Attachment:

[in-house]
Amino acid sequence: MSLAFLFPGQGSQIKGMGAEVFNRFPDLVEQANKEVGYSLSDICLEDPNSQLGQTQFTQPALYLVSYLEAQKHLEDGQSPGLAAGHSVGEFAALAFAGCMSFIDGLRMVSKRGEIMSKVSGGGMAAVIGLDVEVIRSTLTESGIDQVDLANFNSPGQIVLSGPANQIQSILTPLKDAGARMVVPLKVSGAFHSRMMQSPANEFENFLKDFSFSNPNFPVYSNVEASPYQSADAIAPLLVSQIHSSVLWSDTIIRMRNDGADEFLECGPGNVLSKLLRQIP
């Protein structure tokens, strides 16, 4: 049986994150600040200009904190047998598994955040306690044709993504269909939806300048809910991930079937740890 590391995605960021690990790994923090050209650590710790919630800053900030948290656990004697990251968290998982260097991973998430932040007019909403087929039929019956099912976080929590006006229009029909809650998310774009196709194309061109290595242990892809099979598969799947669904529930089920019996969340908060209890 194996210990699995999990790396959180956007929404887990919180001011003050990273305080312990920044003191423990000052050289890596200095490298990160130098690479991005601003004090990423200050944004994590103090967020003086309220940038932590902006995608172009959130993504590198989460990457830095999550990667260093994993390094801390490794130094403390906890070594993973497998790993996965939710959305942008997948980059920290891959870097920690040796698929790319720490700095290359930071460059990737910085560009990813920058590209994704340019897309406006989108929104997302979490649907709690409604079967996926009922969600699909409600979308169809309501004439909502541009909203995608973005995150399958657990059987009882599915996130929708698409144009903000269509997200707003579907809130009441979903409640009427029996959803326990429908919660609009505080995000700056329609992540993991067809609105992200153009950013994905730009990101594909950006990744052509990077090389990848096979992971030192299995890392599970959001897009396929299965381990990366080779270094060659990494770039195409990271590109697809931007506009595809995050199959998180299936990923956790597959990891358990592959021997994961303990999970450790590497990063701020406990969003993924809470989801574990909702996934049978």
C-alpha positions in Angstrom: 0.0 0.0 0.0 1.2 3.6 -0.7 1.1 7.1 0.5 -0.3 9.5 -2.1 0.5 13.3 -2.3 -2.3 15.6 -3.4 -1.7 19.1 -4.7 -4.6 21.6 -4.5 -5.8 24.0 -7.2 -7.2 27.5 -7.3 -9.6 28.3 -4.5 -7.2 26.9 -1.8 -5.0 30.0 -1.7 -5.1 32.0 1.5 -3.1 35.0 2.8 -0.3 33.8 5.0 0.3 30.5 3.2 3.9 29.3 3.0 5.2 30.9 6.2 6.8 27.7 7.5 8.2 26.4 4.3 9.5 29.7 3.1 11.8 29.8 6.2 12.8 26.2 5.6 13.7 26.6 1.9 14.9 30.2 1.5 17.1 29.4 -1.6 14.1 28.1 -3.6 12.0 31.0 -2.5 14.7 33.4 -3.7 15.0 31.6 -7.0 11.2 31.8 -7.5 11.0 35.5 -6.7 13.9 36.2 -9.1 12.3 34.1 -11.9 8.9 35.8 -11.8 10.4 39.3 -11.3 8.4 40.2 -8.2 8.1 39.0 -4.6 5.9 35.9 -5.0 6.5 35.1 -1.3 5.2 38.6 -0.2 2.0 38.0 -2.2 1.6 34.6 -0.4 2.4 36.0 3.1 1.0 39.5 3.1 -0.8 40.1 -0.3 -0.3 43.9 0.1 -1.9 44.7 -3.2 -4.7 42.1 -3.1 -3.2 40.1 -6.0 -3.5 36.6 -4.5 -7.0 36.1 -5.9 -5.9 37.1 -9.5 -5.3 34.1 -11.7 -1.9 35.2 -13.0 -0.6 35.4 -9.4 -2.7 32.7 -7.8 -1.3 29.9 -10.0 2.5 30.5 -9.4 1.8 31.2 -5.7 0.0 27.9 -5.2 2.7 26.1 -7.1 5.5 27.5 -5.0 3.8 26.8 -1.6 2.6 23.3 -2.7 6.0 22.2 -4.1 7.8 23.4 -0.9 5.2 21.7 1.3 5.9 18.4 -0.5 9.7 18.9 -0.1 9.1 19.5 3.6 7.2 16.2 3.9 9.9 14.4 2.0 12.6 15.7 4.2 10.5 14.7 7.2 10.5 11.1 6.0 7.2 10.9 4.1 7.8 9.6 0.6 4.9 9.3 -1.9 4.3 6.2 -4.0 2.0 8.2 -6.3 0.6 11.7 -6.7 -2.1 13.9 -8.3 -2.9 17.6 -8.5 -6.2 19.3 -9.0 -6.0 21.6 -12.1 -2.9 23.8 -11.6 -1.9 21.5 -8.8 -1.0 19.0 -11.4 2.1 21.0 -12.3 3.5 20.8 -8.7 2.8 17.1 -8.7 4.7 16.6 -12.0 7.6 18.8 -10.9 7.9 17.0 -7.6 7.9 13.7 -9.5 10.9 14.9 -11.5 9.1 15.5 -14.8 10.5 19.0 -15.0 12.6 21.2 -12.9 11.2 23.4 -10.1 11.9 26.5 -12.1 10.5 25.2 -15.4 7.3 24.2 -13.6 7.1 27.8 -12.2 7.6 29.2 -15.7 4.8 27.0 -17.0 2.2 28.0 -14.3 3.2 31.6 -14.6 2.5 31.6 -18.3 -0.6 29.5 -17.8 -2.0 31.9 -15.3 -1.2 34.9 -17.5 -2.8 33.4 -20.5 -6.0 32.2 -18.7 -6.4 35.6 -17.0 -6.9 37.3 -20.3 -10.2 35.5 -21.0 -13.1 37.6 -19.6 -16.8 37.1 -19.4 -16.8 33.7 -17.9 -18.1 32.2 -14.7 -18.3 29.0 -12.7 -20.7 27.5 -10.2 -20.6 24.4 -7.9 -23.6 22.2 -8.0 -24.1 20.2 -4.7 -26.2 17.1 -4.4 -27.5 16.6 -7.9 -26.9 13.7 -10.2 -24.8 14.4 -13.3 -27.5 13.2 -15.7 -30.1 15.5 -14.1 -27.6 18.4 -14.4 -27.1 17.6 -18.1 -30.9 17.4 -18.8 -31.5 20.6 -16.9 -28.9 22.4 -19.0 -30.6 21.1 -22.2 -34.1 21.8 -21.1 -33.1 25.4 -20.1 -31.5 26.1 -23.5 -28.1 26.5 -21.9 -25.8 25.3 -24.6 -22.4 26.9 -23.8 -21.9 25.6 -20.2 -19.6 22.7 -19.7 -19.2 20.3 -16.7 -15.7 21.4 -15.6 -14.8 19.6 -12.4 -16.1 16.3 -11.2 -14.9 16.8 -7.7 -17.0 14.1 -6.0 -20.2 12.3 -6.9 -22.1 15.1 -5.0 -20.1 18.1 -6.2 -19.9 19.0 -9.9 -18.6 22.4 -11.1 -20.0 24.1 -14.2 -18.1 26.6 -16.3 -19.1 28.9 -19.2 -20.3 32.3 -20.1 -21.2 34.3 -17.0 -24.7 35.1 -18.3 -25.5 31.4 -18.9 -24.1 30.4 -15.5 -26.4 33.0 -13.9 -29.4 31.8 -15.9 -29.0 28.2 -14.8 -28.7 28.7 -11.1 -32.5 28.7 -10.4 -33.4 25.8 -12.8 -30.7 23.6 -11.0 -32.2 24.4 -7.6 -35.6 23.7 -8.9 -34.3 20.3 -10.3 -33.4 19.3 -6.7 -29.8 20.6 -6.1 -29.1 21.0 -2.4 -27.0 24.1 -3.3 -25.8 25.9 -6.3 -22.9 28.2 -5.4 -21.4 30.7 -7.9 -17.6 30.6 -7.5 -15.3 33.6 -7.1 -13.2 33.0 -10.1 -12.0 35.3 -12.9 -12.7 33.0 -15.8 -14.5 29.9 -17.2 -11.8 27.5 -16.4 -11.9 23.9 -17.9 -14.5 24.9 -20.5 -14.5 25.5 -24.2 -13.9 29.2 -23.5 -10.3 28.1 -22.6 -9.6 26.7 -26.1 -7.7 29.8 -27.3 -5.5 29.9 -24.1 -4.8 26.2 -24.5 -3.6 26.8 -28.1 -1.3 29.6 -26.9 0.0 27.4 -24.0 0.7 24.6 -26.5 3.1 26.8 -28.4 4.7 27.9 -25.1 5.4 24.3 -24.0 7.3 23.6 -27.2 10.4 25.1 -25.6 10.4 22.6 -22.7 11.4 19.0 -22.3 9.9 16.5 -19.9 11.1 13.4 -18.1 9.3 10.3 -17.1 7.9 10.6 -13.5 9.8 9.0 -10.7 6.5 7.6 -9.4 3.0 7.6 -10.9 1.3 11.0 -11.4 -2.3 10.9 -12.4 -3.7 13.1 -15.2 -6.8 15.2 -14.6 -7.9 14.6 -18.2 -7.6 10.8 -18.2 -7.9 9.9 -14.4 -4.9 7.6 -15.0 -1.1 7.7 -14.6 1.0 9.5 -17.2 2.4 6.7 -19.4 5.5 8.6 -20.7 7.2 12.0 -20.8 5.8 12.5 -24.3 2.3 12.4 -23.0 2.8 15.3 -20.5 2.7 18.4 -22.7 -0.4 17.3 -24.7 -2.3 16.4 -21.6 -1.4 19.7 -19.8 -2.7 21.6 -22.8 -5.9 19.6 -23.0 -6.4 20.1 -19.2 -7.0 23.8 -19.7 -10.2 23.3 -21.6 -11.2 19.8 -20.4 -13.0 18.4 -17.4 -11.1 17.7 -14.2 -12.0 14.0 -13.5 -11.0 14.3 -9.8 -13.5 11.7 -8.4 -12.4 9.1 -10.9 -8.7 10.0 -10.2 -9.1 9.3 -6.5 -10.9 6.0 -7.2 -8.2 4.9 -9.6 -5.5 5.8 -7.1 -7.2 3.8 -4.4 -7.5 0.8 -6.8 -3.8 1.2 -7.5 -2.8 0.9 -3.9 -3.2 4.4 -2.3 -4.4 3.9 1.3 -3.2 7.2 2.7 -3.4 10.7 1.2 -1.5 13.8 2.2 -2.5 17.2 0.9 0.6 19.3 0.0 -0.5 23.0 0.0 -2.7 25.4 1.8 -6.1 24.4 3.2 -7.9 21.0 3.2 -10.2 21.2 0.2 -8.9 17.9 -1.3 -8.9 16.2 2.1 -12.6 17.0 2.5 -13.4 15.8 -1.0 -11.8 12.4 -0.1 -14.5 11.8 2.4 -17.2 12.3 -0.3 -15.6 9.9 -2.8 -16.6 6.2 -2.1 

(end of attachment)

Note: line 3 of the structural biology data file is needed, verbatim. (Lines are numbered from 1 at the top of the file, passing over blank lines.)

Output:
């Protein structure tokens, strides 16, 4: 049986994150600040200009904190047998598994955040306690044709993504269909939806300048809910991930079937740890 590391995605960021690990790994923090050209650590710790919630800053900030948290656990004697990251968290998982260097991973998430932040007019909403087929039929019956099912976080929590006006229009029909809650998310774009196709194309061109290595242990892809099979598969799947669904529930089920019996969340908060209890 194996210990699995999990790396959180956007929404887990919180001011003050990273305080312990920044003191423990000052050289890596200095490298990160130098690479991005601003004090990423200050944004994590103090967020003086309220940038932590902006995608172009959130993504590198989460990457830095999550990667260093994993390094801390490794130094403390906890070594993973497998790993996965939710959305942008997948980059920290891959870097920690040796698929790319720490700095290359930071460059990737910085560009990813920058590209994704340019897309406006989108929104997302979490649907709690409604079967996926009922969600699909409600979308169809309501004439909502541009909203995608973005995150399958657990059987009882599915996130929708698409144009903000269509997200707003579907809130009441979903409640009427029996959803326990429908919660609009505080995000700056329609992540993991067809609105992200153009950013994905730009990101594909950006990744052509990077090389990848096979992971030192299995890392599970959001897009396929299965381990990366080779270094060659990494770039195409990271590109697809931007506009595809995050199959998180299936990923956790597959990891358990592959021997994961303990999970450790590497990063701020406990969003993924809470989801574990909702996934049978």